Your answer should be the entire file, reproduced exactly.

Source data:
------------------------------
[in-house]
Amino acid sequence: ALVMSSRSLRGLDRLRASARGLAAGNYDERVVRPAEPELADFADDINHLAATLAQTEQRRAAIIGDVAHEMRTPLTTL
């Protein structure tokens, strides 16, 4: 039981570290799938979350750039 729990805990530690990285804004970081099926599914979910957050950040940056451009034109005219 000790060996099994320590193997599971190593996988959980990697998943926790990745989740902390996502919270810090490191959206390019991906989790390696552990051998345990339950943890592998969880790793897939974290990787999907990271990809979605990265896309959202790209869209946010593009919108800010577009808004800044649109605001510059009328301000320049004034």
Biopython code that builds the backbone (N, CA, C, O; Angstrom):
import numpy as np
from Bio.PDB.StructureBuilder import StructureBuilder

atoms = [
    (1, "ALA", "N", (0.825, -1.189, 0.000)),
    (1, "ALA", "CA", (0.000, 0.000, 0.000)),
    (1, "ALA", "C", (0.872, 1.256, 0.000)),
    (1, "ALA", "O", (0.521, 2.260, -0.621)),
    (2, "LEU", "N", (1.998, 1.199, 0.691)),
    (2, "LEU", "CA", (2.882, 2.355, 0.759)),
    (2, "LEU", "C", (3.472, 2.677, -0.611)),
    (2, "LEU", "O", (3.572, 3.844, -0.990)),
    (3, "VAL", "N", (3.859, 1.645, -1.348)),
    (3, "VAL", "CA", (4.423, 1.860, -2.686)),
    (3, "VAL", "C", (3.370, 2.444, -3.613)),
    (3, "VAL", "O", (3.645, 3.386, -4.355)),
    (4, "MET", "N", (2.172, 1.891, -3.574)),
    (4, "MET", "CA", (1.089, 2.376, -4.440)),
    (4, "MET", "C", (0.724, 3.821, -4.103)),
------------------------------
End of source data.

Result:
[in-house]
Amino acid sequence: ALVMSSRSLRGLDRLRASARGLAAGNYDERVVRPAEPELADFADDINHLAATLAQTEQRRAAIIGDVAHEMRTPLTTL
């Protein structure tokens, strides 16, 4: 039981570290799938979350750039 729990805990530690990285804004970081099926599914979910957050950040940056451009034109005219 000790060996099994320590193997599971190593996988959980990697998943926790990745989740902390996502919270810090490191959206390019991906989790390696552990051998345990339950943890592998969880790793897939974290990787999907990271990809979605990265896309959202790209869209946010593009919108800010577009808004800044649109605001510059009328301000320049004034």
Biopython code that builds the backbone (N, CA, C, O; Angstrom):
import numpy as np
from Bio.PDB.StructureBuilder import StructureBuilder

atoms = [
    (1, "ALA", "N", (0.825, -1.189, 0.000)),
    (1, "ALA", "CA", (0.000, 0.000, 0.000)),
    (1, "ALA", "C", (0.872, 1.256, 0.000)),
    (1, "ALA", "O", (0.521, 2.260, -0.621)),
    (2, "LEU", "N", (1.998, 1.199, 0.691)),
    (2, "LEU", "CA", (2.882, 2.355, 0.759)),
    (2, "LEU", "C", (3.472, 2.677, -0.611)),
    (2, "LEU", "O", (3.572, 3.844, -0.990)),
    (3, "VAL", "N", (3.859, 1.645, -1.348)),
    (3, "VAL", "CA", (4.423, 1.860, -2.686)),
    (3, "VAL", "C", (3.370, 2.444, -3.613)),
    (3, "VAL", "O", (3.645, 3.386, -4.355)),
    (4, "MET", "N", (2.172, 1.891, -3.574)),
    (4, "MET", "CA", (1.089, 2.376, -4.440)),
    (4, "MET", "C", (0.724, 3.821, -4.103)),